Ignorance is Not Bliss in the Case of Financial Affairs

13398671_s minority older coupleIt’s frequently the case that when people get married one partner takes the lead on financial matters.  Issues such as financial investments, life insurance, filing taxes, and planning for retirement are handled by one spouse.  Often, the other spouse is more than happy not to deal with these things.  However, contrary to the old saying, ignorance is NOT bliss.  With the permission of my client, below is a copy of a letter I received that addresses how important it is for both partners to stay informed.

Dear Elga,

I’m writing this letter to you in the hope that you will share it with others.  And, hopefully, it will help people to be better prepared when a partner passes away.

As you know, my husband died unexpectedly.  He was in his mid-50’s and our son was 15 at the time.  Within a week of his death, I was caught up in a whirl of activities.  His employer had to be informed, as did the life insurance company.  I needed to contact my bank to make the necessary arrangements so that I could access our joint checking account. And the list went on and on.

It’s been over a year now, and I’ve had time to reflect.  Here are some things I would advise your readers to seriously consider:

A. It’s critical that both partners know what their assets are and who to contact in order to access those assets.  Fortunately for me, my husband and I updated such a list annually.  Had we not done so, the strain of having to hunt down this information at a time when I was so emotionally distraught would have been overwhelming.

Our list consisted of things such as

  • All bank checking and savings accounts – bank names, account numbers, phone numbers, computer passwords, etc.
  • All financial investments and Life Insurance plans – IRA’s, 401Ks, mututal funds, etc. – the names of companies managing these assets, account numbers, etc.
  • Information pertaining to our mortgage – how much was outstanding, the name and number of the bank that held the mortgage, etc.

B. One thing we did not do was discuss our overall annual expenses.  This was a big mistake.  Once my husband was gone, I spent a great deal of time worrying about whether or not I would have enough money to remain in our home and provide adequately for our son and me.  It took a long time, carefully monitoring what I was spending monthly, before I understood my expenses. Had I been aware from the beginning, I would have been able to budget accordingly and reduce my stress enormously.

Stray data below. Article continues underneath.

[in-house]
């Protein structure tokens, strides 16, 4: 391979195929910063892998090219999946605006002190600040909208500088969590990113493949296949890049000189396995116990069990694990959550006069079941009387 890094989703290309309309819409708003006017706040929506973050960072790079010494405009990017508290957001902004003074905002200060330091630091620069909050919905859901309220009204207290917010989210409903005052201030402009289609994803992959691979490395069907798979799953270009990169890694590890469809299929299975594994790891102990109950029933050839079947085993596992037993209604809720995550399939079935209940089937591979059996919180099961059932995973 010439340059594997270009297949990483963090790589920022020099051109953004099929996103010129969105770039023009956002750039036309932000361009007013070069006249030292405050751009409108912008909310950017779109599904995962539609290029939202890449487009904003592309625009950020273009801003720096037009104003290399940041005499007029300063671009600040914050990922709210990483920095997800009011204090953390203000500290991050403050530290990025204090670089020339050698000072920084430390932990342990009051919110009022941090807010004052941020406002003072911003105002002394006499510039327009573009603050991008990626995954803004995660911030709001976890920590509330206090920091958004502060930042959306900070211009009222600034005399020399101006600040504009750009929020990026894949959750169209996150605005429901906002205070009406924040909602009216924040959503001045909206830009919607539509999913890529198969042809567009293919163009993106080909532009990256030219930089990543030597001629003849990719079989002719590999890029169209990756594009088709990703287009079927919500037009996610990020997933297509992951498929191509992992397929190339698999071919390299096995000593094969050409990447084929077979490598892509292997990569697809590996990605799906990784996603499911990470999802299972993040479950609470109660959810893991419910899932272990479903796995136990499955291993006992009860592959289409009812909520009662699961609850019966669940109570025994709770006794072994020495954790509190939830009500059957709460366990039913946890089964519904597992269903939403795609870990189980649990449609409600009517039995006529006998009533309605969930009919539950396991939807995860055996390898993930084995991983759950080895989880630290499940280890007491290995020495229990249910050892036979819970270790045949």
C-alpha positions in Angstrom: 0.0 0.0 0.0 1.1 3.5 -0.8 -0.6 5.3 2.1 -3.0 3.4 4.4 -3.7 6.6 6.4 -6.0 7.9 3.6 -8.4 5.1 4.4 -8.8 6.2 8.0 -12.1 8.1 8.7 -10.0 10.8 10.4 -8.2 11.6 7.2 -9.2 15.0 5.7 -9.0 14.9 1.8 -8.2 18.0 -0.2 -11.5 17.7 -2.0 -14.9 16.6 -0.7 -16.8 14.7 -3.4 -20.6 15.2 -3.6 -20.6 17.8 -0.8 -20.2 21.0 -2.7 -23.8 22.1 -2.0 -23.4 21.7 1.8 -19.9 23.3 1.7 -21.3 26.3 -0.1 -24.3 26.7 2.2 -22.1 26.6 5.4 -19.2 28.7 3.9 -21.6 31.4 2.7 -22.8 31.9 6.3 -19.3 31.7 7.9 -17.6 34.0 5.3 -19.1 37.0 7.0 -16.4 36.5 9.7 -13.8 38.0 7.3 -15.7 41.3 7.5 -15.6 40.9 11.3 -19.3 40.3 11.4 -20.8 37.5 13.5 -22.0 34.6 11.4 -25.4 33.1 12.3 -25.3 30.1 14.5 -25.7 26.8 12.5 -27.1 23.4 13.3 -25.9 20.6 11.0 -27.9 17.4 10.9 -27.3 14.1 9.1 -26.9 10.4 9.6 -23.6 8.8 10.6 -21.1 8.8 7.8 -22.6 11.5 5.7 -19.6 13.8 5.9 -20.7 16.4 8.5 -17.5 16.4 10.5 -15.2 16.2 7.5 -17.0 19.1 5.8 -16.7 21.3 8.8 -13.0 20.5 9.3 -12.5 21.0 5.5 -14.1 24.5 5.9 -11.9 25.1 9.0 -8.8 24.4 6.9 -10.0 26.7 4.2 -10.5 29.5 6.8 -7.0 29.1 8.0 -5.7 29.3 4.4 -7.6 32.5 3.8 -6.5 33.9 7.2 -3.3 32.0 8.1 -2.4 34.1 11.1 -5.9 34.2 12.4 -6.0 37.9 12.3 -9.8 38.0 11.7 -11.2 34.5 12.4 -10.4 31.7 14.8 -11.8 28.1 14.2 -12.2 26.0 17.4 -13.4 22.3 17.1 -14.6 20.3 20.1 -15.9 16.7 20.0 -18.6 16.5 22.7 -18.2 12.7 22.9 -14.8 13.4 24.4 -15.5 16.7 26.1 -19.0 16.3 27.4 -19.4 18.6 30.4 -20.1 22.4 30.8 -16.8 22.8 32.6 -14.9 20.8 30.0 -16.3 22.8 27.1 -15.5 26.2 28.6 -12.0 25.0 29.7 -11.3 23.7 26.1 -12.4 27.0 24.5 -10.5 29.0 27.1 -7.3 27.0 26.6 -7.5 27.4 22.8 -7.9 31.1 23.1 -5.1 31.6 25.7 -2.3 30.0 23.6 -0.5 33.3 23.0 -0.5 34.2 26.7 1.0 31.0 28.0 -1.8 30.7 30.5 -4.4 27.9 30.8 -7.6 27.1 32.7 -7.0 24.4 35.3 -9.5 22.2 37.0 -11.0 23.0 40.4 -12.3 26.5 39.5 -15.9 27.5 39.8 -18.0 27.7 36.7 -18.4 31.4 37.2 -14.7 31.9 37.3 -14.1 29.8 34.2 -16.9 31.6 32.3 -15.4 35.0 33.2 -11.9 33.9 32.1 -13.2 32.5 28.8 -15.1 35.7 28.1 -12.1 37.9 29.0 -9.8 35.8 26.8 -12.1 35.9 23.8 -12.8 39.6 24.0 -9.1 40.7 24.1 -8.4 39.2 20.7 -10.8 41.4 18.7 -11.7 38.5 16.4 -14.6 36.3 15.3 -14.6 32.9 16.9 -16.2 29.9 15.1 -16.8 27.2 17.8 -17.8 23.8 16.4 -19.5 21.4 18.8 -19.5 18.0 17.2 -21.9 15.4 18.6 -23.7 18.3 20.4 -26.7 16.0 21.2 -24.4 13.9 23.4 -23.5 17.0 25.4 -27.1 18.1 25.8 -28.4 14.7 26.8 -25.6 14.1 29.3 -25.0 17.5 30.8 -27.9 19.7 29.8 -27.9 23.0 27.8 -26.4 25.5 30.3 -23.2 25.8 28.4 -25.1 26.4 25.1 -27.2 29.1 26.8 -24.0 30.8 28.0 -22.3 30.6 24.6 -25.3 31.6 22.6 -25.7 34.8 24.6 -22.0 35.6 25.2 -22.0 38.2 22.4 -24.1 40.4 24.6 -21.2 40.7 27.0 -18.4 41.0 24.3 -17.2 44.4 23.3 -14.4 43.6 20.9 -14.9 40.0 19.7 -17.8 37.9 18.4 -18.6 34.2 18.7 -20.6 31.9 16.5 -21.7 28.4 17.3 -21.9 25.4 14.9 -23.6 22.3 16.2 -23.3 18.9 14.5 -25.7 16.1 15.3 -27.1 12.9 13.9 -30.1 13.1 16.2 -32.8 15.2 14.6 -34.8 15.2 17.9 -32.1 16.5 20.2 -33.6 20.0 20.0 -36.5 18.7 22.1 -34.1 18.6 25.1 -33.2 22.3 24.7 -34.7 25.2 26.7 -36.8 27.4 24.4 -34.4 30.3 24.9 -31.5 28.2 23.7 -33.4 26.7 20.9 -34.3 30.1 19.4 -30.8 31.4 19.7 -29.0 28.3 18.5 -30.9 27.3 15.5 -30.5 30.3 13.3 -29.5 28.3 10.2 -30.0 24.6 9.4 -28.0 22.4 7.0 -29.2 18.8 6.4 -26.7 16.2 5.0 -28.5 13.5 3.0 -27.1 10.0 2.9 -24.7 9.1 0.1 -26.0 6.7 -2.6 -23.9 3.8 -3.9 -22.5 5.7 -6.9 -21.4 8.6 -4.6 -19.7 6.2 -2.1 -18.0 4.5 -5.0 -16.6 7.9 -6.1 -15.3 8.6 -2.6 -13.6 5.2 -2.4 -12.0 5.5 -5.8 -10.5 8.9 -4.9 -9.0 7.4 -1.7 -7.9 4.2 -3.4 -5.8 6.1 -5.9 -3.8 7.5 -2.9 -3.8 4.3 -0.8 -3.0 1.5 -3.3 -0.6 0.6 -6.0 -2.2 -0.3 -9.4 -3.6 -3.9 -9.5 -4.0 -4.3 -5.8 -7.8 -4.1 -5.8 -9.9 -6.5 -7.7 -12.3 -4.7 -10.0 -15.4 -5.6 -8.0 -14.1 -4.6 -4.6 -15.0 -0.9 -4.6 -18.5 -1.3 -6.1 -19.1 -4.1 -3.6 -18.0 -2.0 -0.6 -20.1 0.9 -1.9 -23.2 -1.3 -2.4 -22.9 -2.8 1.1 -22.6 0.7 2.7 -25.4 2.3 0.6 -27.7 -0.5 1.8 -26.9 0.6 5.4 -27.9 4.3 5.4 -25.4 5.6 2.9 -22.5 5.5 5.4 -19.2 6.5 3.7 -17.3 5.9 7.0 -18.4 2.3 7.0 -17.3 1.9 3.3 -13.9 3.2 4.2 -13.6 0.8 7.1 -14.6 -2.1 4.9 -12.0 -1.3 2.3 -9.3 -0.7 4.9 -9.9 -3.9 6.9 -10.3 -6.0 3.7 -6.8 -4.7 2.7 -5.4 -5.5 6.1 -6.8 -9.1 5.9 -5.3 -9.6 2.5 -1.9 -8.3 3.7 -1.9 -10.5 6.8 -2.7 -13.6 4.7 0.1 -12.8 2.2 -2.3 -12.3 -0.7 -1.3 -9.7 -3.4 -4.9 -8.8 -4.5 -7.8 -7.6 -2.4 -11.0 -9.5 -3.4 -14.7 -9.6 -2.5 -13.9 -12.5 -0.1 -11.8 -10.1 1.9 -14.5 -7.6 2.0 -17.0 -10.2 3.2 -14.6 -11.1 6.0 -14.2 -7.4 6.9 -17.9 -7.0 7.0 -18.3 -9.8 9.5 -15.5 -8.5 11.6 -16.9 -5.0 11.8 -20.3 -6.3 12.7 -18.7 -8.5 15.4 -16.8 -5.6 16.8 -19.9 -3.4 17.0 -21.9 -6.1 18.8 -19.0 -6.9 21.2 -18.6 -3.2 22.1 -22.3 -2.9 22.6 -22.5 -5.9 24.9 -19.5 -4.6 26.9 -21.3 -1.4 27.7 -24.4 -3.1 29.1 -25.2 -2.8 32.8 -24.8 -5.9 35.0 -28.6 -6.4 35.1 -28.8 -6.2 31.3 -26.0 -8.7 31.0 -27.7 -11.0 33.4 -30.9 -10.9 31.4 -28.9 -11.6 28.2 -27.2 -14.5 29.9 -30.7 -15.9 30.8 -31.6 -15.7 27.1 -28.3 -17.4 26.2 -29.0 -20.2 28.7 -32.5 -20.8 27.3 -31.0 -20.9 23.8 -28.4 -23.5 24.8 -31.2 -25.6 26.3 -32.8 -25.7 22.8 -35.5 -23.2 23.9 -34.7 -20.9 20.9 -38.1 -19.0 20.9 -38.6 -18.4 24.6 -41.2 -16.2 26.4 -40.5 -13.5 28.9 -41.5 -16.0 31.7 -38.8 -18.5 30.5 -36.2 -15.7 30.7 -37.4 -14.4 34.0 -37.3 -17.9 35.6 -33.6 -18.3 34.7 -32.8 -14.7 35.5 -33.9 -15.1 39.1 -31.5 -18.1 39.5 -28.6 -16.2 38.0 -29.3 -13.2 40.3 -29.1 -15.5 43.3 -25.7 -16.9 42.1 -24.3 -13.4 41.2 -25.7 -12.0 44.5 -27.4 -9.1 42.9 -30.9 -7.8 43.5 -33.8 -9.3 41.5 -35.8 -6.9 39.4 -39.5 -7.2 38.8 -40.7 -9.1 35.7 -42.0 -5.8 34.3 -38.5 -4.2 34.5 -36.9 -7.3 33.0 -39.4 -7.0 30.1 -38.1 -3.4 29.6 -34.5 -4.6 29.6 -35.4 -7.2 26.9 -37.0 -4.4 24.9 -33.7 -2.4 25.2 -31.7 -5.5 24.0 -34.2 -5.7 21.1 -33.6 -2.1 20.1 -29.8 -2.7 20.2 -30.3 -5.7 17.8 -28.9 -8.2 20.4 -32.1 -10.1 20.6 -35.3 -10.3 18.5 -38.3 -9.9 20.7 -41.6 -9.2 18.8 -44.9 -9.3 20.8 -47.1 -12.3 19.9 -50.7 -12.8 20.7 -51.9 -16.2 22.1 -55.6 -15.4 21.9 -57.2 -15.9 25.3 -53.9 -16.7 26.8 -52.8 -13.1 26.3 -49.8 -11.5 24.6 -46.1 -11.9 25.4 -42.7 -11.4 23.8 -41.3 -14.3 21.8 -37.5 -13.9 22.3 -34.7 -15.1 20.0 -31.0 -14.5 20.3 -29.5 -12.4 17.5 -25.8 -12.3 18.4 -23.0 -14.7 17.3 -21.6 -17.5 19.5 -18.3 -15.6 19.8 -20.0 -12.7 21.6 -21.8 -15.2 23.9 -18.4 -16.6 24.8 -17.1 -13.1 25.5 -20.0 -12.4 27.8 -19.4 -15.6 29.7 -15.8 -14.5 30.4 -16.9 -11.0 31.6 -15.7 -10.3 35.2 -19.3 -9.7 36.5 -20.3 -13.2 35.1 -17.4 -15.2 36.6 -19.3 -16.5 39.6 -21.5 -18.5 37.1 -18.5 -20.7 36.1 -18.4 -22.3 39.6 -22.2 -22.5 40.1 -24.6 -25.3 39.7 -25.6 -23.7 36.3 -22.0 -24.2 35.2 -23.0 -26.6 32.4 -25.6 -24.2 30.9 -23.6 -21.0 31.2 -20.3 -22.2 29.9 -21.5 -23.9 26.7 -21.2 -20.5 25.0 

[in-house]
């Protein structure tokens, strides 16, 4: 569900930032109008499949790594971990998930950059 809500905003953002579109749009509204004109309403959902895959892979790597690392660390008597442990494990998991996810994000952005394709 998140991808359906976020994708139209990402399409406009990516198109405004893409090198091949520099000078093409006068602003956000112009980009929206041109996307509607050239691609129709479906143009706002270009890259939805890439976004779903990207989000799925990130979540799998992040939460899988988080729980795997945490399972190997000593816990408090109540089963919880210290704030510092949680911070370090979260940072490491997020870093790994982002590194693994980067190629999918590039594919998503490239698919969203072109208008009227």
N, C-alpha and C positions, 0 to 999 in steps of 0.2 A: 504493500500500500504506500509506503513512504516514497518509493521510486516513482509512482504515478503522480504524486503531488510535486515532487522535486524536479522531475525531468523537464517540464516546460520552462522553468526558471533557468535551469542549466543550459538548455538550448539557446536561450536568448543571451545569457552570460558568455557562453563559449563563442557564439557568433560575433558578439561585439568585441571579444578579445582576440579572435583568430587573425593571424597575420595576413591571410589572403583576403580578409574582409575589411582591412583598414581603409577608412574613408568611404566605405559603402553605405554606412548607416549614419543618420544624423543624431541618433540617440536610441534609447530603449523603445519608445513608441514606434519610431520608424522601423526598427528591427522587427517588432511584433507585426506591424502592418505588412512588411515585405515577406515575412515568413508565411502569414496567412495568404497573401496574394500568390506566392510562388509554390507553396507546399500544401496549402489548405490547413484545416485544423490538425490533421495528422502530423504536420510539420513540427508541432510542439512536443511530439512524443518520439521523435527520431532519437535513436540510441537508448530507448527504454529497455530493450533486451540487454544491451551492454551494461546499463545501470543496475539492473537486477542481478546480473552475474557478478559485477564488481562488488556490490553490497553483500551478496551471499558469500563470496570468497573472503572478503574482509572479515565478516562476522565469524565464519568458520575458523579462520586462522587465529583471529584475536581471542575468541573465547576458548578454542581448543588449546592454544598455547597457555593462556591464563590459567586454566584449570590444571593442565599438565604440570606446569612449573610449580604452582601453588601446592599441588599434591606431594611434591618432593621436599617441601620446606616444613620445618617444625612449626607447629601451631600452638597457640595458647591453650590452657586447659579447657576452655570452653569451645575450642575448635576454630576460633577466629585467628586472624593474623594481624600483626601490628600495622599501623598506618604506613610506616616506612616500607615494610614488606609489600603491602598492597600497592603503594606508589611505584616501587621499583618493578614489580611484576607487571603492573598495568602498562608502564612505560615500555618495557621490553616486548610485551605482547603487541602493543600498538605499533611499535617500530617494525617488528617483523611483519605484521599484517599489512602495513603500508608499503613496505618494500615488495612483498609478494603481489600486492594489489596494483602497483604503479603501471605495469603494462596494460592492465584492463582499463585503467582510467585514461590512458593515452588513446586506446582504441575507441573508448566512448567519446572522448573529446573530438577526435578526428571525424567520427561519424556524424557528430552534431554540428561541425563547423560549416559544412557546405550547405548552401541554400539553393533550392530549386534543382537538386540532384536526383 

C. Also, my husband and I neglected to discuss where we placed important paperwork.  So, after my husband was gone, I was constantly hunting through drawers and filing cabinets in the house, frantically searching for things.  I needed the Title to my husband’s car so that I could have it insured correctly. I needed the stock certificates that had been gifted to us for special occasions. I needed certain receipts that our accountant required for tax filing purposes. Where were these things? Over and over again I would race around the house.  While this may seem like a relatively minor problem, everything is much harder and much more stressful when you are emotionally drained.

Given my experiences, I’ve come to realize how important it is for both spouses to stay informed about their financial affairs.  In life, it’s always good for partners to jointly participate in making financial decisions that impact both their lives.  And, when a spouse dies, making life as easy as possible for the survivor is a true gift and sign of caring.

Sincerely,

Name Withheld

Getting Legal Help:

Experienced Estate Planning Attorney, Elga A. Goodman, can work with you and your spouse to address your estate planning and related financial planning issues.  She can work with you to help ensure that the decisions you make as a couple are in line with your needs and wishes.  Contact us today at 973-841-5111.

 

 

 

 

 

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